My wife drove me home the next day and a new phase of my recovery began. Getting back my strength and slowly returning to a healthy state has been a joy, and Colleen took good care of me, but an odd sense of depression occasionally crept in, which is not uncommon after a hospital stay, according to sources such as Medicine, a peer reviewed journal which explains that hospitalized patients “suffer a loss of dignity; they may feel helpless, sad, powerless, punished, embarrassed, and violated, and these feelings could trigger depression after their discharge from the ICU.”
Personally, if I’m completely honest, I think post-ICU depression could come from the sudden lack of nurses, techs and doctors constantly attending to us, or the concern and attention from friends and family returning to normal after weeks of focusing on the patient.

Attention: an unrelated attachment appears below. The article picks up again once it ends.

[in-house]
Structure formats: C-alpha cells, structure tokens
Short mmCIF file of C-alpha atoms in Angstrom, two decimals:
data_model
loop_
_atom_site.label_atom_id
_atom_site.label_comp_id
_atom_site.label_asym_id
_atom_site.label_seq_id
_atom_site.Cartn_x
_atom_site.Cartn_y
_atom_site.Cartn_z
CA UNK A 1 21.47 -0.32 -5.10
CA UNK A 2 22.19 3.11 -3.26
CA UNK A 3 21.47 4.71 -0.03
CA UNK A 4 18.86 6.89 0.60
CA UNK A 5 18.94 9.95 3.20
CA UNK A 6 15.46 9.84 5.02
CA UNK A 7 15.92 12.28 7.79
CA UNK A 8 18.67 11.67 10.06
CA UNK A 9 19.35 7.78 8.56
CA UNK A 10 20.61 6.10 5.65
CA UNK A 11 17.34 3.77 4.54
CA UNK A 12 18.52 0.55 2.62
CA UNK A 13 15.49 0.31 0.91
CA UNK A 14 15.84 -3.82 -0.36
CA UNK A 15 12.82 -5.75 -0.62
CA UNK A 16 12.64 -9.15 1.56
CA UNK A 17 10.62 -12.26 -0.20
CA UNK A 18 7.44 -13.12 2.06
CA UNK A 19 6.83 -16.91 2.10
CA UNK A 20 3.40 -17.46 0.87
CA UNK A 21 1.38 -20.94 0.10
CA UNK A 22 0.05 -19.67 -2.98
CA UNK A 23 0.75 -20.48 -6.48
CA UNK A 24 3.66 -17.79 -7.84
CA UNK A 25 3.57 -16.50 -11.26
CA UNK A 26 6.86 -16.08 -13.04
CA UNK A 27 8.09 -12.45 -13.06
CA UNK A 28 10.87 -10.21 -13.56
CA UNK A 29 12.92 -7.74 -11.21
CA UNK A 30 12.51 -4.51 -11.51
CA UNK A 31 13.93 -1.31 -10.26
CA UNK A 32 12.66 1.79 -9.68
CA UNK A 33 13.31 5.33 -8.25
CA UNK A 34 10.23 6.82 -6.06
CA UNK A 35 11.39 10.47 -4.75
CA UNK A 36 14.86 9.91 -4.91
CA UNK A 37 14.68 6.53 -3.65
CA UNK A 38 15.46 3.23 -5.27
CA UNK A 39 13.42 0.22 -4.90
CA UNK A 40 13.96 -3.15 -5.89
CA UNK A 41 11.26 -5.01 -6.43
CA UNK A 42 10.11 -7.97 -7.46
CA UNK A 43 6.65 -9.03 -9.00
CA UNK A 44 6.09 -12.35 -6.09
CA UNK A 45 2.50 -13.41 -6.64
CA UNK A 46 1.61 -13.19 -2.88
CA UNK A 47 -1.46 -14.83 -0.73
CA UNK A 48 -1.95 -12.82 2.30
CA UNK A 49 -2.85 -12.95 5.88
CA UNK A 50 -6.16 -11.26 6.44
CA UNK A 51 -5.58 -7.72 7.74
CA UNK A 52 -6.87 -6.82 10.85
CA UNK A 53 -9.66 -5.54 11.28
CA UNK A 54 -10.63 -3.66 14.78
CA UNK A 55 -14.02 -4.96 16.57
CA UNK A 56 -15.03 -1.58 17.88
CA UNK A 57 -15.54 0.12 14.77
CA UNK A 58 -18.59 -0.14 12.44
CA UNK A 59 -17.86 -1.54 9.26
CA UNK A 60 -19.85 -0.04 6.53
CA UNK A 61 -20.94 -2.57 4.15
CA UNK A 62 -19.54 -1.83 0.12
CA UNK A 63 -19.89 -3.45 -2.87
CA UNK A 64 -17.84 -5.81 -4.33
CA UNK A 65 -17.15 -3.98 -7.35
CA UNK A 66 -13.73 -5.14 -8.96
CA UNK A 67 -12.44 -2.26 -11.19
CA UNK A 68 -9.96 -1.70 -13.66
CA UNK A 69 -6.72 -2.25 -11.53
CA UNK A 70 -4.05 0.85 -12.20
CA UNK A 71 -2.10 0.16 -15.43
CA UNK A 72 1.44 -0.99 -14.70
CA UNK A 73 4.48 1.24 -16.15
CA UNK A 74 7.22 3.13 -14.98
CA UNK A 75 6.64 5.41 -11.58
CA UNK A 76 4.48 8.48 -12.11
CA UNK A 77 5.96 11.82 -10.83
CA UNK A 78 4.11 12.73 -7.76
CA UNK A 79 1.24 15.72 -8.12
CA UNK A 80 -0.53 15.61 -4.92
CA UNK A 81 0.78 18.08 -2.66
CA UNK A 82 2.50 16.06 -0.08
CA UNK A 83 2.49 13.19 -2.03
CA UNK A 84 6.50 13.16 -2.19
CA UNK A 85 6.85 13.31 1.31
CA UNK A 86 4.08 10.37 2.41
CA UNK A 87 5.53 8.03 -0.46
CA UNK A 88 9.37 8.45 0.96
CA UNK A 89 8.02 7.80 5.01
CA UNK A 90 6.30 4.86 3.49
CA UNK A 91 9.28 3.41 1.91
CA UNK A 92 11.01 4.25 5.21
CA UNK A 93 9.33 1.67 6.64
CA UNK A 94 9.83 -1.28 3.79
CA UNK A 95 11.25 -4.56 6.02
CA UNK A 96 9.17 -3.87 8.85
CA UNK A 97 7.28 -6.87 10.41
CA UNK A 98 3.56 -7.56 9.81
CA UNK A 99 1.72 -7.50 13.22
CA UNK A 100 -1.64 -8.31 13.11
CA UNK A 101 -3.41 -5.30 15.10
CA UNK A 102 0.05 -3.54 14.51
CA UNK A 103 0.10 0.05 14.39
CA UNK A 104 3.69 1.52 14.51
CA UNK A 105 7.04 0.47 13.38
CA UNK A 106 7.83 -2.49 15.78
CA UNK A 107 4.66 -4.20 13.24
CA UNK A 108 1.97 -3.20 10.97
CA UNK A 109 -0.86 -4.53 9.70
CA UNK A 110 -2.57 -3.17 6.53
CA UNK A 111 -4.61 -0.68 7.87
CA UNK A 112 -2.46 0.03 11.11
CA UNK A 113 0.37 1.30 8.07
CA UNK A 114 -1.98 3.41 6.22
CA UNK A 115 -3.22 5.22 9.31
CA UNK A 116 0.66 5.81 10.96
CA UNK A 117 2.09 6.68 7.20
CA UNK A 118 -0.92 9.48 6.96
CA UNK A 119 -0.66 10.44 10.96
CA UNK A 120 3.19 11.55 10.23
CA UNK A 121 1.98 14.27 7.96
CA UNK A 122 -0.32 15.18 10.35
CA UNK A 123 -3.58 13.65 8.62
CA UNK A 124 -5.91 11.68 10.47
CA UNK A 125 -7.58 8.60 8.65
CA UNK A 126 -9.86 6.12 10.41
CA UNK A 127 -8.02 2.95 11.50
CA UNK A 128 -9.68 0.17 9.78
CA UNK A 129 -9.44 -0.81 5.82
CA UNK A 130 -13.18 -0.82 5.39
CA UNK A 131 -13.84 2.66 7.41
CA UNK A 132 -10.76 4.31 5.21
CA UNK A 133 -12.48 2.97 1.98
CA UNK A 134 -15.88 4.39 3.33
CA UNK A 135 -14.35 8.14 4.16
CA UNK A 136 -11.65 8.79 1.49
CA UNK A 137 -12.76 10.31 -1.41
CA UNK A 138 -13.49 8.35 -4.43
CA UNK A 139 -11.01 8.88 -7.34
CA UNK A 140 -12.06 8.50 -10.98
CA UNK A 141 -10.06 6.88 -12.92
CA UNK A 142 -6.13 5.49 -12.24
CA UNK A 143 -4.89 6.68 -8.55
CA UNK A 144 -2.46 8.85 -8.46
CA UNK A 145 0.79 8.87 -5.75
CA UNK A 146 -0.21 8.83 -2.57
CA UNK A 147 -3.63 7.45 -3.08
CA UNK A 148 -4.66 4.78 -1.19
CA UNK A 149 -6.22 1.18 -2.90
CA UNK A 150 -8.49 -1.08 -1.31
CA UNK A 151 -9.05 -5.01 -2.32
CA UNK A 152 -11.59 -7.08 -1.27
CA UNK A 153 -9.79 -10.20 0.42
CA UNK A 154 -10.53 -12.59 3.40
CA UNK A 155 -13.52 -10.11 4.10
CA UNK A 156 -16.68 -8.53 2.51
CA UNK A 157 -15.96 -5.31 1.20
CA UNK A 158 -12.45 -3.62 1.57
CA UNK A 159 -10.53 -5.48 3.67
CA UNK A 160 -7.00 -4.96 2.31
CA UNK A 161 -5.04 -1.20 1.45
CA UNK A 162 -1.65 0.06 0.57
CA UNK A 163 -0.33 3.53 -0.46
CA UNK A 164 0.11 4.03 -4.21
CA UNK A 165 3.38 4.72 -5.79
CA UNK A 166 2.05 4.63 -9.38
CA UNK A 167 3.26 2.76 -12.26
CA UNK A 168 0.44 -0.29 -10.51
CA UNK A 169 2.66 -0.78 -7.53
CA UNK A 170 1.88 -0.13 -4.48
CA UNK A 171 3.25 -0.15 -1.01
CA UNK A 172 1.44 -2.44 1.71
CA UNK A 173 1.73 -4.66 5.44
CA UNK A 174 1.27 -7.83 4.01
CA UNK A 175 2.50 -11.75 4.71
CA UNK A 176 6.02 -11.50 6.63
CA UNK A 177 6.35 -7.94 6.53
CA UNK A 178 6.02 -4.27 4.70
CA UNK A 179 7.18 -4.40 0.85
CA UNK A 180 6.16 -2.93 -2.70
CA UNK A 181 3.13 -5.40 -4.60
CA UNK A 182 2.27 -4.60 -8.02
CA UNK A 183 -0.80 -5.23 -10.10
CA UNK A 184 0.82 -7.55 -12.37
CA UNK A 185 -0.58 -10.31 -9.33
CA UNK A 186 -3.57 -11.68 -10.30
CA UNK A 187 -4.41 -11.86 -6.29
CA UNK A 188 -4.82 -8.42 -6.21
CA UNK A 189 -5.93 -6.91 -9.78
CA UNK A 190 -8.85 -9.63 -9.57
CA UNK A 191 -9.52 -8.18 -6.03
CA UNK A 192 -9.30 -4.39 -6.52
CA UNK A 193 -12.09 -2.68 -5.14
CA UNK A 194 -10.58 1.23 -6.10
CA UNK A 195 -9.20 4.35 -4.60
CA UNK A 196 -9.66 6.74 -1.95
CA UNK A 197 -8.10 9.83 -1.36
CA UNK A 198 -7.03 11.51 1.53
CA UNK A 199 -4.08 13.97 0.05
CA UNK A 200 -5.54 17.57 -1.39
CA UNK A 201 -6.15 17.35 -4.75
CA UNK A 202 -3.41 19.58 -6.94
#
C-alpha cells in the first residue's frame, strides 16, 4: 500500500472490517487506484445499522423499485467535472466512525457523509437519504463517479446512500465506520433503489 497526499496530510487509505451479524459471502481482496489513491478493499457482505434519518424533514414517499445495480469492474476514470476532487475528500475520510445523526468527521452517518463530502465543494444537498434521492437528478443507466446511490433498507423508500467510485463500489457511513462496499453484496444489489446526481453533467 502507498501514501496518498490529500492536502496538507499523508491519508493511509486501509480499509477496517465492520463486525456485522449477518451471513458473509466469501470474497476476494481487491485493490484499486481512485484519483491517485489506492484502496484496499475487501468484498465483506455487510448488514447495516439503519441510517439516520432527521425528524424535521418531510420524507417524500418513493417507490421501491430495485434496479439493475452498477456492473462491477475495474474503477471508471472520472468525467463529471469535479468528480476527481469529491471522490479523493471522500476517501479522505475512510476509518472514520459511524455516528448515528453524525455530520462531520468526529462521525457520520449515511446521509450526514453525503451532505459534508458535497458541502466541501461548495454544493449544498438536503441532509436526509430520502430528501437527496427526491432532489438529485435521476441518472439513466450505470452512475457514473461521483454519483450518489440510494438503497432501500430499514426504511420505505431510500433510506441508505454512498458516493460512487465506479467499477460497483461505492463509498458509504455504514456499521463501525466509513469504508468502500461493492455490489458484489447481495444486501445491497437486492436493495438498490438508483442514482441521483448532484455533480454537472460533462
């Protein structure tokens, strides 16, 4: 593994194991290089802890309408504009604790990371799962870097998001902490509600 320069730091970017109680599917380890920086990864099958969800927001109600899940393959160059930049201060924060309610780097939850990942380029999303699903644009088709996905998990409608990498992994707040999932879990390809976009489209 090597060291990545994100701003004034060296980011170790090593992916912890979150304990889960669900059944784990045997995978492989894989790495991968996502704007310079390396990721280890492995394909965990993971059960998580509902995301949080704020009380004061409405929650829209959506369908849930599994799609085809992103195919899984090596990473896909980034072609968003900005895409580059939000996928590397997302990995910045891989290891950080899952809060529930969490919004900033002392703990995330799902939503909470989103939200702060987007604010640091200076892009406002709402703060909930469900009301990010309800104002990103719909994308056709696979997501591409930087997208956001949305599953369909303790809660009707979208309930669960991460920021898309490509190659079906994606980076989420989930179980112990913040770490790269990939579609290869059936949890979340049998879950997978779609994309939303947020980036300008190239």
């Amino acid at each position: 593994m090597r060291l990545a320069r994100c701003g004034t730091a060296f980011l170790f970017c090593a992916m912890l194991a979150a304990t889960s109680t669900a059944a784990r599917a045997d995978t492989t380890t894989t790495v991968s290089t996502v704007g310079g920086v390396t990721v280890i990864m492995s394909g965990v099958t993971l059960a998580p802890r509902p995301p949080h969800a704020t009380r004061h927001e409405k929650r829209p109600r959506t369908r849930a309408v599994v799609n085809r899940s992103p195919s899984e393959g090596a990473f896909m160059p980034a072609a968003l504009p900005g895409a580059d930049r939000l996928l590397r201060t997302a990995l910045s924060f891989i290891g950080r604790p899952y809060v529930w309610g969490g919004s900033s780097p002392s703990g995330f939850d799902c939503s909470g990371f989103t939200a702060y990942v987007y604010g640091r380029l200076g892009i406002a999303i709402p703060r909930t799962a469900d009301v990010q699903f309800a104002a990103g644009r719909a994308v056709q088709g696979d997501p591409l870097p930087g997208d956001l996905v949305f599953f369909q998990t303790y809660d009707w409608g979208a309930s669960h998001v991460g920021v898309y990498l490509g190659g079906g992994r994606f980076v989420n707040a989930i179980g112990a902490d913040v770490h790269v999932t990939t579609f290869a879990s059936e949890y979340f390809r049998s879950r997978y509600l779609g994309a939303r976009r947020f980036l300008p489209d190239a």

On the other side of the coin, nurses are also no strangers to depression. The Robert Wood Johnson Foundation Interdisciplinary Nursing Quality Research Initiative (INQRI) points out that 9% of people struggle with depression, while 18% of nurses suffer from it. That’s why it’s so important we recognize their contributions and make sure to treat them right while hospitalized.
A local nurse, who asked not to be named, told me her biggest issues in her job are patients treating nurses like servants and the hospital like a hotel, coupled with a varying level of gratitude. If you’re in the hospital, don’t keep calling nurses to your room unless you absolutely need their help. They’re all very busy and it’s not right to abuse any power you might have in the nurse-patient dynamic.
Instead, how about thanking a nurse during National Nurses Week (and Month) or give them a card or a gift, or even a gift card! Send cookies or flowers (if permitted) to their floor at the hospital. They deserve it.